Through its ability “Search the Premises,” Gumshoos GX may maximise the efficacy of your Bursting Balloon. You are able to determine when your opponent is likely to attack you, or when they may Lysandre, and thus determine when you should play the Bursting Balloon.
Poison Barb is an interesting Tool Card. There is a psychological element to this card- in this way it is similar to Bursting Balloon. Provided the opponent’s attacking Pokémon is not immune to status conditions, they deal damage with their attack, and they are not switched out of the active position, the Poison Barb will deal a minimum of 20 damage to the opponent’s attacking Pokémon.
By using Poison Barb, you are likely going for the long game. To that end, Poison Barb may pair well with:
- A bulky version of Lurantis GX (e.g. with Vileplume and healing options).
- Lunala GX (Moongeist Beam prevents your opponent from healing).
- Energy and retreat denial decks.
There is only one GX Pokémon that can use Wide Lens- Umbreon GX. There are not many meta-relevant Pokémon with a weakness to Dark, so Wide Lens may not be the best tool card for Umbreon GX. However, pairing Umbreon GX with any of the Ancient Origins Flareon, Jolteon, or Vaporeon increases the playability of Wide Lens. Fire, Lightning, and Water are much more relevant weaknesses in the current standard format. Interestingly, an Umbreon GX that is dual Lightning-Dark type (as a result of an Ancient Origins Jolteon in play) with a Wide Lens attached, can deal 60 damage with Shadow Bullet to a benched Shaymin EX. This pressures a 2HKO on an active Pokémon and a simultaneous 2HKO on the benched Shaymin EX.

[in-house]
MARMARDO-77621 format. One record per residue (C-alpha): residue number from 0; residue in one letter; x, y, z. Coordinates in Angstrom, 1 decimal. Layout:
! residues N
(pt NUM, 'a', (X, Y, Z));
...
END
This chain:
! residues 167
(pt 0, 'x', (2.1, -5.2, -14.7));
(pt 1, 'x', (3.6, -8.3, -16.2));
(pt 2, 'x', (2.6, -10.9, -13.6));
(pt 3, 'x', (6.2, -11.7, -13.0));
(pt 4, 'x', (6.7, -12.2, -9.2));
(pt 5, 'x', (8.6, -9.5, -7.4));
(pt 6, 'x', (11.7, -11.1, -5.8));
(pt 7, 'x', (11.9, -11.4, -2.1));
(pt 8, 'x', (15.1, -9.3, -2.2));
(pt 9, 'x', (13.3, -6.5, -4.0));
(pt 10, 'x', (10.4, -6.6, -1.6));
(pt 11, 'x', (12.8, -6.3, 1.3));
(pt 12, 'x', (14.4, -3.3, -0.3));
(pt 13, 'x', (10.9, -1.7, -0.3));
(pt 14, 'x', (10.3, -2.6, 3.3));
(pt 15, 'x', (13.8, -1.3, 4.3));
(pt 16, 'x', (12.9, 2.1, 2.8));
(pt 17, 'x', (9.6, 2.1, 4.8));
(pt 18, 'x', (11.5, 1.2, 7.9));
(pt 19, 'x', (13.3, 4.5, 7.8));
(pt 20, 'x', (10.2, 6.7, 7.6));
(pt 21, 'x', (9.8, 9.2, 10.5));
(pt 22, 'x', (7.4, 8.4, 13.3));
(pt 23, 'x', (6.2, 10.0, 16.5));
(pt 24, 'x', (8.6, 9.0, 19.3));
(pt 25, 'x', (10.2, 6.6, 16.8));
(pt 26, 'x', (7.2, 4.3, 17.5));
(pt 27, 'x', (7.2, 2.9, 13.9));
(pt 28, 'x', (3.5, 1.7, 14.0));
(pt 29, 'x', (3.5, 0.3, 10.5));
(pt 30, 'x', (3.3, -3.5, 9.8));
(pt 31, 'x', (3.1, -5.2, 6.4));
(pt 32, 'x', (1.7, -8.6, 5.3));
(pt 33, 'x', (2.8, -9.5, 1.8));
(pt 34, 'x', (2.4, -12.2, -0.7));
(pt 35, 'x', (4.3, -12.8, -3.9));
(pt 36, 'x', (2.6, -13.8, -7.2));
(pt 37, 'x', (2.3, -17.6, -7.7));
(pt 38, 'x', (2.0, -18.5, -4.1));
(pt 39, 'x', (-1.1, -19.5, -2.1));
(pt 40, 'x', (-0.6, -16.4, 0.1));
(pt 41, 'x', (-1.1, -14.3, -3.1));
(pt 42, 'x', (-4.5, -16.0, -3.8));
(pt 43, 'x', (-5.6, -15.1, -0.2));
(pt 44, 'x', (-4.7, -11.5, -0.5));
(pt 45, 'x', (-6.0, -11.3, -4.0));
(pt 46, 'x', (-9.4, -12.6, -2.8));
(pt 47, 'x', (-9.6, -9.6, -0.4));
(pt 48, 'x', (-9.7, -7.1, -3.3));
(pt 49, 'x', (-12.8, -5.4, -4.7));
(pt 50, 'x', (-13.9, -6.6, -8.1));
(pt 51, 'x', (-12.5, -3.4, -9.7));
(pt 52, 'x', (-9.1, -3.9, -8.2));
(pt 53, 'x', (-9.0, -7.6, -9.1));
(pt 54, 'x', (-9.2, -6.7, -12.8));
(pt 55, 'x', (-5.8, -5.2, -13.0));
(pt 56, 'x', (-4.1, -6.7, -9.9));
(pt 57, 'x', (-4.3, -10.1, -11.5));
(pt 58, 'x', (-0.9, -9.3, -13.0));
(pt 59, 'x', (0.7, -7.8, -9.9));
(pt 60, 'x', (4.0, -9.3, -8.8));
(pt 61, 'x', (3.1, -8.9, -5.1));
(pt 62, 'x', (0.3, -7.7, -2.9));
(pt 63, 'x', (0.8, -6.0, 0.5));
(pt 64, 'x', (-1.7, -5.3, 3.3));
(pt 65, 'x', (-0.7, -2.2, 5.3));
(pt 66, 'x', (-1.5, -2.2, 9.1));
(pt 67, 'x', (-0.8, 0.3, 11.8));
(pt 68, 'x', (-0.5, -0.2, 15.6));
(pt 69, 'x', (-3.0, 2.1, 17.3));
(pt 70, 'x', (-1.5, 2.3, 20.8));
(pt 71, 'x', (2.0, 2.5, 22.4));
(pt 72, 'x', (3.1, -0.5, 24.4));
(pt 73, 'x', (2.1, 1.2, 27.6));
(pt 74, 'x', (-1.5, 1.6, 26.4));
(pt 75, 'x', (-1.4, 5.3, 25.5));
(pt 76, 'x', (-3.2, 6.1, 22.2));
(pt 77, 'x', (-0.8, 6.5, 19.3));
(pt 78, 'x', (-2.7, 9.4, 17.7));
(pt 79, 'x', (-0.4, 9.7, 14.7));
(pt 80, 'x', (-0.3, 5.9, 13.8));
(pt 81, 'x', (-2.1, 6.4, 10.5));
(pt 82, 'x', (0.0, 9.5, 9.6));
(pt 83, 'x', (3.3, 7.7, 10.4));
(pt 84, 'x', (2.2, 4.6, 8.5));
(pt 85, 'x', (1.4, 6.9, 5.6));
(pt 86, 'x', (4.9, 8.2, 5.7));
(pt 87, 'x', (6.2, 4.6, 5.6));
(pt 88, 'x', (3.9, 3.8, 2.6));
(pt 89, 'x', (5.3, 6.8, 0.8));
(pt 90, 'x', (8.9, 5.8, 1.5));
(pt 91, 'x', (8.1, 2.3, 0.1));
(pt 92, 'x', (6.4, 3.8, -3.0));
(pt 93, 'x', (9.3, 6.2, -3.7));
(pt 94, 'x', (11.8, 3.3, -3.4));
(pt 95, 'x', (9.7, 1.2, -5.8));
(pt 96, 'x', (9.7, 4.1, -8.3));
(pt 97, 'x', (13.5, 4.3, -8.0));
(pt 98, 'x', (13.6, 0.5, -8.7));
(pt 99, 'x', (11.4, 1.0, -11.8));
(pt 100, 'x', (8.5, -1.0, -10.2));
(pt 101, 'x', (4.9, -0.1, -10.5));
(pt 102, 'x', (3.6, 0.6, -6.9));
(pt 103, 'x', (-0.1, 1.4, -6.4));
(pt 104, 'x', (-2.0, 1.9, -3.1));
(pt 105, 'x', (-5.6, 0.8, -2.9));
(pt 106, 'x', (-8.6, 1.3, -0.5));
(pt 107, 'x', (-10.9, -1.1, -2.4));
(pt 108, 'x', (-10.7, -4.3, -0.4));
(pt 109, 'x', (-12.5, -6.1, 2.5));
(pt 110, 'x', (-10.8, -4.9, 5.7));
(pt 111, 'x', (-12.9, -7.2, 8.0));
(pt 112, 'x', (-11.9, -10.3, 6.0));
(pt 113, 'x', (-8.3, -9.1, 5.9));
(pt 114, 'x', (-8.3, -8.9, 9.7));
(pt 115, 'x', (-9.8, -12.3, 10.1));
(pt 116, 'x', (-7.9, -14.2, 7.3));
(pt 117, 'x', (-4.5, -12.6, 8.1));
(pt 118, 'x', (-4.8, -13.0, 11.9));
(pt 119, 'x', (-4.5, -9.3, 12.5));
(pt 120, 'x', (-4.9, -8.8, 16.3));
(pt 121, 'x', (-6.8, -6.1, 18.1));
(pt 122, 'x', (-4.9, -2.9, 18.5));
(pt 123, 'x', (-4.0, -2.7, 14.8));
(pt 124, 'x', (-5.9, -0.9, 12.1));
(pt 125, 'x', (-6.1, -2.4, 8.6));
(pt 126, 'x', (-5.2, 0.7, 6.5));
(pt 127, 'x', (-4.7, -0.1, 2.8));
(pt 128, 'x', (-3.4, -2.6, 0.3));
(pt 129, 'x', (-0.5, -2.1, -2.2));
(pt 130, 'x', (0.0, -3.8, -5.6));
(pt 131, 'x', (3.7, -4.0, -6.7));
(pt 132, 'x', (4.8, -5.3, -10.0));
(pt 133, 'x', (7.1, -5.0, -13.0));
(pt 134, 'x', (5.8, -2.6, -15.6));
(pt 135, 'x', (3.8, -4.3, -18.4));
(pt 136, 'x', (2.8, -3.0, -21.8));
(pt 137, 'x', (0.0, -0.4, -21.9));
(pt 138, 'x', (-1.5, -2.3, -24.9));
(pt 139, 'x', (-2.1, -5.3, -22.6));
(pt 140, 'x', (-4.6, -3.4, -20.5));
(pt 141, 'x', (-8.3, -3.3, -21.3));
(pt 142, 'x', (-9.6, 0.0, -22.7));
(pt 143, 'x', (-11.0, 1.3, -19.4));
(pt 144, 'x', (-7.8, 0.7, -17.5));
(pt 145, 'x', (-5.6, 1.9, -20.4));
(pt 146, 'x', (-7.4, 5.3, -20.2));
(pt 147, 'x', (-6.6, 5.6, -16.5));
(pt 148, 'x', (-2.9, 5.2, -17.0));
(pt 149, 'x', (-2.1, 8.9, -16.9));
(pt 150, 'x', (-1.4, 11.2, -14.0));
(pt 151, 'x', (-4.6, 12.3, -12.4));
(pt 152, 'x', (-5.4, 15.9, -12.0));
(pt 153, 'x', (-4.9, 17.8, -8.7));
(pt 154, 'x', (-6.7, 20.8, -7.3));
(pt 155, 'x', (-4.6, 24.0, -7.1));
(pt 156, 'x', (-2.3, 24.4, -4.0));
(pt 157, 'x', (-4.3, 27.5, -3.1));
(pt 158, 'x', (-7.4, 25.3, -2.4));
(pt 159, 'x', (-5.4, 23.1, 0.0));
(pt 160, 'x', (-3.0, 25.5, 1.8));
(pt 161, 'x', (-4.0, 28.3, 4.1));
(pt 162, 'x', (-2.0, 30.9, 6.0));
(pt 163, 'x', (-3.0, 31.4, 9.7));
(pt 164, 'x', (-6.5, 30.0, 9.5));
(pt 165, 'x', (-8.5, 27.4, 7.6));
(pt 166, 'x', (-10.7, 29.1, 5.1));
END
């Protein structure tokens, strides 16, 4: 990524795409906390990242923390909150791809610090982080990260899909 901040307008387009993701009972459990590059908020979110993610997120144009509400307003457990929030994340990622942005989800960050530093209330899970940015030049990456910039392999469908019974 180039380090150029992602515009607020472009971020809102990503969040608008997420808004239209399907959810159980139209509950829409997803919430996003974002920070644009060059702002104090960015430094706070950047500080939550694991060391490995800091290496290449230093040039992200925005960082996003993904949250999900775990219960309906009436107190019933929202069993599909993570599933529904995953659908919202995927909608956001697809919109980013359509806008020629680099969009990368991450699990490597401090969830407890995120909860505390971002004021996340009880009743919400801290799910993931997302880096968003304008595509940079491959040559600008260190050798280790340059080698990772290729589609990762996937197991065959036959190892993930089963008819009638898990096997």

In the current standard format, special energy is highly played. Almost every deck runs Double Colourless Energy (some run it exclusively). Double Dragon Energy, Strong Energy, and Rainbow Energy also feature in some of the top tier meta decks. Because of this, the ability to reduce damage received from Pokémon with a special energy attached (using Assault Vest) could be useful for all GX Pokémon.
Let’s consider some math. Mega Rayquaza-EX can deal a maximum of 240 damage, and Rainbow Road typically hits 240 damage. When a Pokémon has an Assault Vest attached, this damage is reduced to 200. This is enough to turn a OHKO into a 2HKO for Lurantis GX, Gumshoos GX, and Decidueye GX.